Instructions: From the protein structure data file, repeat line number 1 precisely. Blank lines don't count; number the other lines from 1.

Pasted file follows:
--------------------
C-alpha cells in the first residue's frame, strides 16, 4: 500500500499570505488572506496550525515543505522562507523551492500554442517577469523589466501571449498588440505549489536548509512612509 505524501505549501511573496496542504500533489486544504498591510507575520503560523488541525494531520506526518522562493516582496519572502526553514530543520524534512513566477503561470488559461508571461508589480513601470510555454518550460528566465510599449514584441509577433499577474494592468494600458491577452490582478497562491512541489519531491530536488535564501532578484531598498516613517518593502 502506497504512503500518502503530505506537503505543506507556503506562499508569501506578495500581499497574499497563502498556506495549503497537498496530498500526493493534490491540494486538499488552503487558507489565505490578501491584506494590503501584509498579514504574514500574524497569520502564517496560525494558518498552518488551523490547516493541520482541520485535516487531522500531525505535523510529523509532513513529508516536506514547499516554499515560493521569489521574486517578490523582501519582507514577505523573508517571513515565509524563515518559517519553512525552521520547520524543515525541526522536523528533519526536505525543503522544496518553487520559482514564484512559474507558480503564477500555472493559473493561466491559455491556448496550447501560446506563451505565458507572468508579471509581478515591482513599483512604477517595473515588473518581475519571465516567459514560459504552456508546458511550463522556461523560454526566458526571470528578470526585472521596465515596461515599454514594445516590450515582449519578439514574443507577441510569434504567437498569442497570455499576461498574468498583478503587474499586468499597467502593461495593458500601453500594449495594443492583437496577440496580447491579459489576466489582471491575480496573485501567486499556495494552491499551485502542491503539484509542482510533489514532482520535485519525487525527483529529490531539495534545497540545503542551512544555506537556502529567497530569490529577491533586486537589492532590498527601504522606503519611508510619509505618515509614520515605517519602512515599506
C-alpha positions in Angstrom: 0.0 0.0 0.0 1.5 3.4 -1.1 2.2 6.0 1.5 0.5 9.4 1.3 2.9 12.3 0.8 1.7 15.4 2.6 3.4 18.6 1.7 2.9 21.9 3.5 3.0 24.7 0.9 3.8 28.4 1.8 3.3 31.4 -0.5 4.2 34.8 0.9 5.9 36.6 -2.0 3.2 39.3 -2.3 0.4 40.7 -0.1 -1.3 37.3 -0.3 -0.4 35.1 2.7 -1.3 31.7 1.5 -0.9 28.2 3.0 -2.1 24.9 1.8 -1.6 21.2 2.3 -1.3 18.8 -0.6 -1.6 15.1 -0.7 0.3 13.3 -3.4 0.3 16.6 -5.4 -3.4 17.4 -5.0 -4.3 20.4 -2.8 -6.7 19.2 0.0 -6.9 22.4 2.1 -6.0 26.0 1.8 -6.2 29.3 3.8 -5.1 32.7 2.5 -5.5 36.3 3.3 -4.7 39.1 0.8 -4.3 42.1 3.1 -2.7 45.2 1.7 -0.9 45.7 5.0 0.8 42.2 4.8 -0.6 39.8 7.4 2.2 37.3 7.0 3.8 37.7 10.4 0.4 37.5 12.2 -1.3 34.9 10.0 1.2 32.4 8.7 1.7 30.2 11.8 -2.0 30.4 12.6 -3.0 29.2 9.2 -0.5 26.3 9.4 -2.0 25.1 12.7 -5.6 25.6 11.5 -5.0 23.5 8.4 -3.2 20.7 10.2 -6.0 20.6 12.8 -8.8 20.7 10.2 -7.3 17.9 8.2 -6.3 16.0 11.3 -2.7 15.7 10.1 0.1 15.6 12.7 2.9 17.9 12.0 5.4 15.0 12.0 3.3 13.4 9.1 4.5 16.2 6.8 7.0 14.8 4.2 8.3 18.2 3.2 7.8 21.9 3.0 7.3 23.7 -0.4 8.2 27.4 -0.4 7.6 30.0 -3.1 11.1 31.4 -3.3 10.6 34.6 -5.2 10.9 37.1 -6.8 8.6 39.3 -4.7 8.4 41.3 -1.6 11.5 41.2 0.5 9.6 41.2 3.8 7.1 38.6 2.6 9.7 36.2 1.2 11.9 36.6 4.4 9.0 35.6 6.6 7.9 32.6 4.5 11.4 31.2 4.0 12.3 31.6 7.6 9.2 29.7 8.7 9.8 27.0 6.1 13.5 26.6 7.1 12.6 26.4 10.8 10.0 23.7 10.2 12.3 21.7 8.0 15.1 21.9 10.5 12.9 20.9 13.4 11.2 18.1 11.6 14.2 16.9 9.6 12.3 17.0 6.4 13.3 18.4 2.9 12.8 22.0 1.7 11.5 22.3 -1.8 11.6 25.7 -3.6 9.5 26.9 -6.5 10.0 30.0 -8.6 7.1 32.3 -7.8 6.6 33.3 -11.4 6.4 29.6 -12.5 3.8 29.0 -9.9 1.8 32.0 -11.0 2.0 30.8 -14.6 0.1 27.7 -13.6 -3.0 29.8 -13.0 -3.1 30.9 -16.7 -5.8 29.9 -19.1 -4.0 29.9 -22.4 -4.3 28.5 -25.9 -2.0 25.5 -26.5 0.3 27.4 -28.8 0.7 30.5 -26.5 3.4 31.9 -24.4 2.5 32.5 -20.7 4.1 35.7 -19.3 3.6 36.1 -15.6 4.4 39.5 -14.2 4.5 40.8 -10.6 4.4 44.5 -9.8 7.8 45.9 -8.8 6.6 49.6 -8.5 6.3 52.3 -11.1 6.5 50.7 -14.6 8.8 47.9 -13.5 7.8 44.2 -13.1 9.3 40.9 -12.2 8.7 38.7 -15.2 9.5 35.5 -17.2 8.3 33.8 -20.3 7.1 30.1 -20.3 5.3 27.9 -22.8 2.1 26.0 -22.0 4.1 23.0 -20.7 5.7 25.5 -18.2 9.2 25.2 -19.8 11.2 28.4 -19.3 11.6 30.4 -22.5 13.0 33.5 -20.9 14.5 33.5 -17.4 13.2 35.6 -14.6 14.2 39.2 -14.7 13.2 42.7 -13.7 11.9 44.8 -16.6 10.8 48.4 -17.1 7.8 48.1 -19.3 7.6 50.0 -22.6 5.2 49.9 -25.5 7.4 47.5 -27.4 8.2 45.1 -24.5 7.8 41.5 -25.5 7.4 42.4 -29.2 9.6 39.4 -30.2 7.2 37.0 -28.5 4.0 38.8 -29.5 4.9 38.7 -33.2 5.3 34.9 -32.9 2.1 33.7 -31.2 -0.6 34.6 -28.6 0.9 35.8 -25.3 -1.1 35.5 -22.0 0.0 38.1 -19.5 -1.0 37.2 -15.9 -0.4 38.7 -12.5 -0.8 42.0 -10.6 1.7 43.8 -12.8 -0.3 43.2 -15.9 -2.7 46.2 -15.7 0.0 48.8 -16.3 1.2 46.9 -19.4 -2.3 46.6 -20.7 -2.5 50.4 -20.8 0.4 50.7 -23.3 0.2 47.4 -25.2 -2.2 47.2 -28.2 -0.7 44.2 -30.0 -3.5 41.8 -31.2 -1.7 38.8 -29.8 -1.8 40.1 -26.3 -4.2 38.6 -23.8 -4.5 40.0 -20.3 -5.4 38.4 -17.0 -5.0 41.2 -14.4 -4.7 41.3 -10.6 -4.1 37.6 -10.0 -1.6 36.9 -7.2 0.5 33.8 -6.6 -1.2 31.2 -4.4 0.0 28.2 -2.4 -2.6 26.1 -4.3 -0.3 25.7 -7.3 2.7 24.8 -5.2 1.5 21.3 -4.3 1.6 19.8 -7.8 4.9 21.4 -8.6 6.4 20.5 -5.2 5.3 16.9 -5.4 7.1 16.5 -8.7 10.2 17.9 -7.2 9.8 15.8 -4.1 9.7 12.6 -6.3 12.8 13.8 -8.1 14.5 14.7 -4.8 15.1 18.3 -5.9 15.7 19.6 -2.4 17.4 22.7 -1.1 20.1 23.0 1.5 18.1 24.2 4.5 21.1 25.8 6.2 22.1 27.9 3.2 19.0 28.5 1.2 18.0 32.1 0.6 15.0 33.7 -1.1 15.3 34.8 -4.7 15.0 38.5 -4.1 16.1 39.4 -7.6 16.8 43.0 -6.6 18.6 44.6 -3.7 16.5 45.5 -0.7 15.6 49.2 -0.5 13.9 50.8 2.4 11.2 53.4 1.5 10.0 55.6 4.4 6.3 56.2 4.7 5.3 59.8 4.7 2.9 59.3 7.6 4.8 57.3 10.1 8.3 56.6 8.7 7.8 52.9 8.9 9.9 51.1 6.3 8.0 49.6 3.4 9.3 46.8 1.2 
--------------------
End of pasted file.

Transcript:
C-alpha cells in the first residue's frame, strides 16, 4: 500500500499570505488572506496550525515543505522562507523551492500554442517577469523589466501571449498588440505549489536548509512612509 505524501505549501511573496496542504500533489486544504498591510507575520503560523488541525494531520506526518522562493516582496519572502526553514530543520524534512513566477503561470488559461508571461508589480513601470510555454518550460528566465510599449514584441509577433499577474494592468494600458491577452490582478497562491512541489519531491530536488535564501532578484531598498516613517518593502 502506497504512503500518502503530505506537503505543506507556503506562499508569501506578495500581499497574499497563502498556506495549503497537498496530498500526493493534490491540494486538499488552503487558507489565505490578501491584506494590503501584509498579514504574514500574524497569520502564517496560525494558518498552518488551523490547516493541520482541520485535516487531522500531525505535523510529523509532513513529508516536506514547499516554499515560493521569489521574486517578490523582501519582507514577505523573508517571513515565509524563515518559517519553512525552521520547520524543515525541526522536523528533519526536505525543503522544496518553487520559482514564484512559474507558480503564477500555472493559473493561466491559455491556448496550447501560446506563451505565458507572468508579471509581478515591482513599483512604477517595473515588473518581475519571465516567459514560459504552456508546458511550463522556461523560454526566458526571470528578470526585472521596465515596461515599454514594445516590450515582449519578439514574443507577441510569434504567437498569442497570455499576461498574468498583478503587474499586468499597467502593461495593458500601453500594449495594443492583437496577440496580447491579459489576466489582471491575480496573485501567486499556495494552491499551485502542491503539484509542482510533489514532482520535485519525487525527483529529490531539495534545497540545503542551512544555506537556502529567497530569490529577491533586486537589492532590498527601504522606503519611508510619509505618515509614520515605517519602512515599506